Duct liner is usually applied to the sheet metal ducts while they are in the shop. Contractors willoften use a coil line, which will automatically adhere the liner to the sheet metal itself.
Gossip can run rampant in almost any office setting. It doesn’t just happen around the water cooler anymore, it happens in the hallway, in the bathrooms, or in the lunchroom. What can make for great gossip is when one worker can hear what another worker is saying in an office down the hall.

Another issue that can occur is when workers are trying to meet a deadline, only to be distracted by the cross-talk of other workers or the sound of air rushing through the building. Both situations can be the result of unlined sheet metal ducts, which can serve to channel unwanted voices or air noise throughout a building.

Granted, nothing is going to muffle the loud coworker with the grating laugh, but using duct liner can eliminate much of the cross-talk experienced in many buildings. In addition, some liner surfaces can repel moisture that can occur due to improperly sealed duct joints or poorly installed and maintained hvac systems.

Both ToughGuard and Toughguard R provide a high resistance to tearing and puncturing during installation and cleaning with industry-recognized duct cleaning equipment outlined in the NAIMA Duct Cleaning Guide.

Different Types For Different Jobs

Duct liner is typically applied to sheet metal ducts while they’re being constructed in the shop. Contractors often use a coil line, which will automatically adhere the liner to the sheet metal itself. Once the duct liner is adhered with glue, the coil line inserts metal pins through a spot-welding process.

There are different thicknesses of duct liner, usually 1/2, 1, 1 1/2, and 2 in., as well as different types of liner itself. In the industry there is short fiber duct liner and long fiber duct liner. Each can be beneficial depending on the application.

The long fiber duct liner is typically made from a textile-based fiber; these fibers are longer and larger in diameter. The benefits are that the product is tough, durable, and stands up to abuse well during fabrication and installation, and during transportation and handling. The industry refers to this liner as “textile duct liner.”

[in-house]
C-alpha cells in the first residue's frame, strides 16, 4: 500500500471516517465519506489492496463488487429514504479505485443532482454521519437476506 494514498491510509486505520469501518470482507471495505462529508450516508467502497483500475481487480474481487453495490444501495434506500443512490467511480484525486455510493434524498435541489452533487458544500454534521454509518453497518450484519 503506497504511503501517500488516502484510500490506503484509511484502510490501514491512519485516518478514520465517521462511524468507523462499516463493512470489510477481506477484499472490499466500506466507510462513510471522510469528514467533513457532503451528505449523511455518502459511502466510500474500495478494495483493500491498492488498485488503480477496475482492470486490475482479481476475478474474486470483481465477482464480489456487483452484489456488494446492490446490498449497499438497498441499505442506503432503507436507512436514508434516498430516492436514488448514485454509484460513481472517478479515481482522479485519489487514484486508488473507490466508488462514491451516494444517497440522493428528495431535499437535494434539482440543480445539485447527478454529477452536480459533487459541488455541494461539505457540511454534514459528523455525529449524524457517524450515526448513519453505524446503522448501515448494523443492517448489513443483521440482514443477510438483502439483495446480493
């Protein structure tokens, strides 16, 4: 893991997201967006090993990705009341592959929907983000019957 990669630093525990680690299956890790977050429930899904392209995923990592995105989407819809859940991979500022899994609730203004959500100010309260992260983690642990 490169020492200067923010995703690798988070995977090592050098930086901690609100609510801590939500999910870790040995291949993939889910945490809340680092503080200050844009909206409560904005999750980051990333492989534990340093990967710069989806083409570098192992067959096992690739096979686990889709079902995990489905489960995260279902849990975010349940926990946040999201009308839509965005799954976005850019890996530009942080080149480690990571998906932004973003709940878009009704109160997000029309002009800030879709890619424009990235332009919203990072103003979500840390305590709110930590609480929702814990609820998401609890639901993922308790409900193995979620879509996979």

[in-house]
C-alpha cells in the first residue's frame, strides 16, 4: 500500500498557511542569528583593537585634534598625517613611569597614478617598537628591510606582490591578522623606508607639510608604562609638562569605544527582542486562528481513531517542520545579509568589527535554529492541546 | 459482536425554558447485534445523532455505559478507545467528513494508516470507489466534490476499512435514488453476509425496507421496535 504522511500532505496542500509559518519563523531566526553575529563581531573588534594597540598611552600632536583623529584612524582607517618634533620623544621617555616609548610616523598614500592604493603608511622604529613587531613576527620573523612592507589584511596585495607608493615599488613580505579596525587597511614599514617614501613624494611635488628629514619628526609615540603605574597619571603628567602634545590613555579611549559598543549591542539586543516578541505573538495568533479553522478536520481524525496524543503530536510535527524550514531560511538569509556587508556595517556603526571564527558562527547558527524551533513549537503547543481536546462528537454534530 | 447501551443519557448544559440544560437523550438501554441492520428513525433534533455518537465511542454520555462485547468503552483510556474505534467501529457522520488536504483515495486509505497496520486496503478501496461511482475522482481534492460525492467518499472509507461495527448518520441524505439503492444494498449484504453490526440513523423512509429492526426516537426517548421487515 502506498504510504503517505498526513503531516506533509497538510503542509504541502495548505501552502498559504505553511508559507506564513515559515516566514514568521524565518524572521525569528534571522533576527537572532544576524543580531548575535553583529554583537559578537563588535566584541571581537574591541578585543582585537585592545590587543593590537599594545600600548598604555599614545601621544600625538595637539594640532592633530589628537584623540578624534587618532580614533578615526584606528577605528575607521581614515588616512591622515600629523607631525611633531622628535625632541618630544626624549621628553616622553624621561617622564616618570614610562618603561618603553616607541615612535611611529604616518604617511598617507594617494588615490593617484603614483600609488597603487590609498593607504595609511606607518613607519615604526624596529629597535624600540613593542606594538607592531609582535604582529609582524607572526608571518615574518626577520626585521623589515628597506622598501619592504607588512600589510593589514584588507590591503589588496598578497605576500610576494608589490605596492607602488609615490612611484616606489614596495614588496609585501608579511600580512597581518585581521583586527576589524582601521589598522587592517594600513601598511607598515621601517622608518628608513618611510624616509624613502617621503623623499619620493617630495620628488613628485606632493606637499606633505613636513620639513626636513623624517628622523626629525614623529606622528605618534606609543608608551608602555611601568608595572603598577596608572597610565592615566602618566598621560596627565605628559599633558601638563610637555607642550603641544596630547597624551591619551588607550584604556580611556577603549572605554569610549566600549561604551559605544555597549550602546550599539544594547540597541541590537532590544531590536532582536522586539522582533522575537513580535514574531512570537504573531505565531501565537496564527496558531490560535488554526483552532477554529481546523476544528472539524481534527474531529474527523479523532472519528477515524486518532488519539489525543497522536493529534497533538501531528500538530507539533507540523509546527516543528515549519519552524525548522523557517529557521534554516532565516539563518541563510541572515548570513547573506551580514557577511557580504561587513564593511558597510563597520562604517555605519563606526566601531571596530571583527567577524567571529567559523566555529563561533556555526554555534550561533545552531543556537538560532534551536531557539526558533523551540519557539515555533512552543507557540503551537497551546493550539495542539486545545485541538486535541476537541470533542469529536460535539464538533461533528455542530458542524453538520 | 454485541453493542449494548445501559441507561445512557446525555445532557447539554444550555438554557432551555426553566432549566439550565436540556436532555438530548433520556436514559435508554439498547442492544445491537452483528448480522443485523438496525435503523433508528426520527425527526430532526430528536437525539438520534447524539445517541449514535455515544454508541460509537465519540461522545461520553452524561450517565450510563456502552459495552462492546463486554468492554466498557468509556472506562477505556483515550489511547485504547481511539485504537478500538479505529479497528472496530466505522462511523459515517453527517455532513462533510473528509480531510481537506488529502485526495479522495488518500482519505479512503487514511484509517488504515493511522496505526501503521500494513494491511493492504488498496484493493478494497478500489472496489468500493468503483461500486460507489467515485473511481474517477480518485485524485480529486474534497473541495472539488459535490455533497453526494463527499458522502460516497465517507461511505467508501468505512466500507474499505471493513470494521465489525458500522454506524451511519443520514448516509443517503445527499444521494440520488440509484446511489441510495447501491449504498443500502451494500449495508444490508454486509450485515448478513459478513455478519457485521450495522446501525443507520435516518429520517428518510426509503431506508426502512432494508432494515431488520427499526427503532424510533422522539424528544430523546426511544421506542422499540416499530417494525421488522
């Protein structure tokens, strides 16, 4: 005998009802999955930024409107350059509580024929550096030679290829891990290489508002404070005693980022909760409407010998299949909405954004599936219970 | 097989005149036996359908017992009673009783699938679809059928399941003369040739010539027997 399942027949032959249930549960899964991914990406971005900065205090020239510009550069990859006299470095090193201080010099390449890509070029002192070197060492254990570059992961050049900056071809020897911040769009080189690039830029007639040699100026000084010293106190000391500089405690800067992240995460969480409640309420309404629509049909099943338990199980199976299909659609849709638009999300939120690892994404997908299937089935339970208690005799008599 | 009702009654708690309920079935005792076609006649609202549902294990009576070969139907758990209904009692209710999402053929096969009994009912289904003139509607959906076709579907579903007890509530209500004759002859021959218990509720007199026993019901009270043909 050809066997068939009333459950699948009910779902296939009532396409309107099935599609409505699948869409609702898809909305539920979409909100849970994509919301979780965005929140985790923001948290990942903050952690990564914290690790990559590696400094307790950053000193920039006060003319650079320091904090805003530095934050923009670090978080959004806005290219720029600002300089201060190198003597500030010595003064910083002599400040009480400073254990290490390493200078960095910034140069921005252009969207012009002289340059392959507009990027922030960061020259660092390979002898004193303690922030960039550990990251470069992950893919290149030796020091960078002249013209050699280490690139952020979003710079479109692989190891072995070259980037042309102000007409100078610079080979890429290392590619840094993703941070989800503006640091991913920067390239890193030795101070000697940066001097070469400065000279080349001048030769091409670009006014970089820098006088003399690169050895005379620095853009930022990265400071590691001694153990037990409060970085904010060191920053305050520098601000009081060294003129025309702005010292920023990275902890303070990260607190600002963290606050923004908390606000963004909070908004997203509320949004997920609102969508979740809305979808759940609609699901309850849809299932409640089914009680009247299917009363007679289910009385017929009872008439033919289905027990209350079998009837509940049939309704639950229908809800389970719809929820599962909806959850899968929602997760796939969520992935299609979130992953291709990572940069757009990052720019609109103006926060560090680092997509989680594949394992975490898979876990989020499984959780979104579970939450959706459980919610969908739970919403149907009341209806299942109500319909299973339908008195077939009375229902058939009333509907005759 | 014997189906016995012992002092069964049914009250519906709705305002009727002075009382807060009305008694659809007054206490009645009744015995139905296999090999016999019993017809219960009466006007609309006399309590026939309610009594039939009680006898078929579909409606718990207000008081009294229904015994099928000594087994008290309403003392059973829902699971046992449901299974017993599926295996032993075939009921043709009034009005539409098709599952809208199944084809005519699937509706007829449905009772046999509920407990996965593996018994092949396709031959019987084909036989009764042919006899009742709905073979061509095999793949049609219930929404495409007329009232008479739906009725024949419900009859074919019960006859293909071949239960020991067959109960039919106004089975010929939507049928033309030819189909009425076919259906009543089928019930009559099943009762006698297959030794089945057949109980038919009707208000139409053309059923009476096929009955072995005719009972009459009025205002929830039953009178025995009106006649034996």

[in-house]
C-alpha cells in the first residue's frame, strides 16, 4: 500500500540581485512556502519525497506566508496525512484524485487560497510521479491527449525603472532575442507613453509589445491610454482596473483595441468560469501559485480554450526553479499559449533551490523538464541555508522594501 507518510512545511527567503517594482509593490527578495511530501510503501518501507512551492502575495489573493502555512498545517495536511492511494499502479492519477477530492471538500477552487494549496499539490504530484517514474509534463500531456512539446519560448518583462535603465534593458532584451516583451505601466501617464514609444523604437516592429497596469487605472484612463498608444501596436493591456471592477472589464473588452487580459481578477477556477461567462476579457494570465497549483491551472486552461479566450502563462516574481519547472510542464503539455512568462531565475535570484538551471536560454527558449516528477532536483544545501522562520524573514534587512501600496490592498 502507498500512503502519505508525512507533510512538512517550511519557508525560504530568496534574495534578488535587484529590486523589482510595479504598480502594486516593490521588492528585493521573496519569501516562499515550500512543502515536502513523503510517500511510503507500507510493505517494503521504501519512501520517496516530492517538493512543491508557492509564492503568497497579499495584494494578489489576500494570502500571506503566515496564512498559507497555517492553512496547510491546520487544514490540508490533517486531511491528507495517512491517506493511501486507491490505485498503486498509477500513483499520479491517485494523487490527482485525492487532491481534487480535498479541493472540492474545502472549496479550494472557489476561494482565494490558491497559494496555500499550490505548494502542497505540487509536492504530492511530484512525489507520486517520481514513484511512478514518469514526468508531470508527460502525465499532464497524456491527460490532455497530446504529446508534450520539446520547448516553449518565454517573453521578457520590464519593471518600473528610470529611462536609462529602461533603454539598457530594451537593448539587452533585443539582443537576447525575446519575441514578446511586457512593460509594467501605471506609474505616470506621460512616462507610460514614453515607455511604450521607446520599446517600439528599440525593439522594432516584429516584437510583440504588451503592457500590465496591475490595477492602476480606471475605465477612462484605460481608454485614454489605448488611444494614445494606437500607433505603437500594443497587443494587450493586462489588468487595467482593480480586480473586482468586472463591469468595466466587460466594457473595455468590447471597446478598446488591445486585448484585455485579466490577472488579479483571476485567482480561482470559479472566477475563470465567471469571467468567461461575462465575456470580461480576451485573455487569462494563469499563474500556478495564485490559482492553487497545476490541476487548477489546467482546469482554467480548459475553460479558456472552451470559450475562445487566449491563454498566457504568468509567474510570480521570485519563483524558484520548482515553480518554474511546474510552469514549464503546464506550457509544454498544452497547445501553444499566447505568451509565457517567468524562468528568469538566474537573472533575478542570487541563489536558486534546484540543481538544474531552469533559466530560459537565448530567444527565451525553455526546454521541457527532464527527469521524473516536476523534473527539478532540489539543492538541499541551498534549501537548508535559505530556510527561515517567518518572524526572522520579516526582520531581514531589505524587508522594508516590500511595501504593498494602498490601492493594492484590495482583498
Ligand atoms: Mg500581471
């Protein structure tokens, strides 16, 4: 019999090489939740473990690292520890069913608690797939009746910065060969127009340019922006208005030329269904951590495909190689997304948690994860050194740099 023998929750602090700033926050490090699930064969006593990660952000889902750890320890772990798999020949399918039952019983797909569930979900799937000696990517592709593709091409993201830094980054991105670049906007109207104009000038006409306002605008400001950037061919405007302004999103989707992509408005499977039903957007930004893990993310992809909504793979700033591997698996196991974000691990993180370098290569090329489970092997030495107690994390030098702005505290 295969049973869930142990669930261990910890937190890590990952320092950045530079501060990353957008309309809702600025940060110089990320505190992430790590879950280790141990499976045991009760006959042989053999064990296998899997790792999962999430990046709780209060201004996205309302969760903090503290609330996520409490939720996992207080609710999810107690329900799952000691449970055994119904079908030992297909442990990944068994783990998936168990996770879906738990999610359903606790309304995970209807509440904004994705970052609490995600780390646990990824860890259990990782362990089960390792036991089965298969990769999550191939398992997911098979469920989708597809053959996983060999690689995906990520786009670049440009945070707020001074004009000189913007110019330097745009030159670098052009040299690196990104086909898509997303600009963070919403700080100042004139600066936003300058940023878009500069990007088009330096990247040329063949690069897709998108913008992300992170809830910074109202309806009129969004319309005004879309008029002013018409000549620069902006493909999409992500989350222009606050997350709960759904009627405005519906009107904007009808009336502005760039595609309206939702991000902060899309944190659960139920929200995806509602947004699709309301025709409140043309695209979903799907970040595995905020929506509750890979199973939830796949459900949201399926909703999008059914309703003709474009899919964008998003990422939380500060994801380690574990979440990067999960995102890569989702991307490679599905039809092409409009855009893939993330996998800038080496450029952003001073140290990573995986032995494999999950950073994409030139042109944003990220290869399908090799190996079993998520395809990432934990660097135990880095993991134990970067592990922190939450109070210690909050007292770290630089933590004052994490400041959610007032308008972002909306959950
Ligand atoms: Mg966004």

“Typically, a sheet metal shop will cut the sheet metal to size and adhere the duct liner, bend the sheet metal into L sections, stack those Ls up together and throw them on the back of a truck to transport to the jobsite. Fabrica-tion will then take place on the job site by putting the two Ls together to make a duct section,” says Dave Tomchak, hvac/industrial marketing manager, CertainTeed, Valley Forge, PA.

Textile duct liner (offered by CertainTeed as “ToughGard”) is very good in these instances, because it’s durable and stands up to the loading, unloading, and other abuse. While the ToughGard product is very durable, its acoustical properties are not quite as good as those found in a short fiber duct liner. Due to their larger fiber diameter, a textile duct liner will have a slightly lower R value and noise-reduction coefficient (NRC) value. In actual practice, however, these values do not result in any significant performance differences.

“The R value and the NRC values are typically slightly lower with a textile-based product than with a short fiber-based product,” notes Tomchak.

However, a short fiber-based product is inherently not as durable and does not stand up to abuse as well. Yet the advantages of using a short fiber product are that the R values and NRC values will be higher. A short fiber product such as ToughGard R will probably work better if an owner is more concerned with R values and acoustical properties. It is best to check the building code or project specification to determine which product is most appropriate to use.

There are different thicknesses of ductliner, usually 1/2 in., 1 1/2 in., and 2 in., and also different types of liner for various uses.

Resists Moisture

Because indoor air quality is a big issue in commercial buildings, CertainTeed now offers both ToughGard and ToughGard R with an enhanced surface. The enhanced surface was developed to help alleviate concerns about moisture that may enter a duct system due to improperly sealed duct joints or poorly installed and maintained hvac systems.

The enhanced airstream surface contains an EPA-registered antimicrobial agent in order to reduce the potential of microbial growth that may affect this product.

Tomchak notes that if a system is improperly maintained or installed, moisture and dirt may become present in the ductwork, resulting in mold growth. “From a manufacturing standpoint, we’re doing our best to reduce the possibility of that happening,” he says. “If moisture is present inside the duct, perhaps due to condensation or cooling coil blow-off, our duct liner surface will repel it. Repelling it will help keep the moisture on the airstream surface so that it can be evaporated by the airflow rather than being absorbed into the duct liner.”

Both ToughGard and Tough-Gard R provide high resistance to tearing and puncturing during fabrication, installation, and cleaning (using industry-recognized duct-cleaning equipment outlined in the NAIMA “Duct Cleaning Guide”). Both liners also improve system thermal efficiency, exhibit low air resistance, and reduce the potential for fiber erosion.

If the system is maintained properly, the duct liner will not degrade. As Wayne Shaw, hvac/industrial technology manager for CertainTeed notes, “The product itself, from a longevity standpoint, should last the lifetime of the duct — there’s no reason to believe it’ll deteriorate if it’s well maintained.”

Who knows — maybe duct liner will help alleviate that age-old problem of office gossip. Or at least it will make eavesdropping a little more difficult.

Publication date: 10/22/2001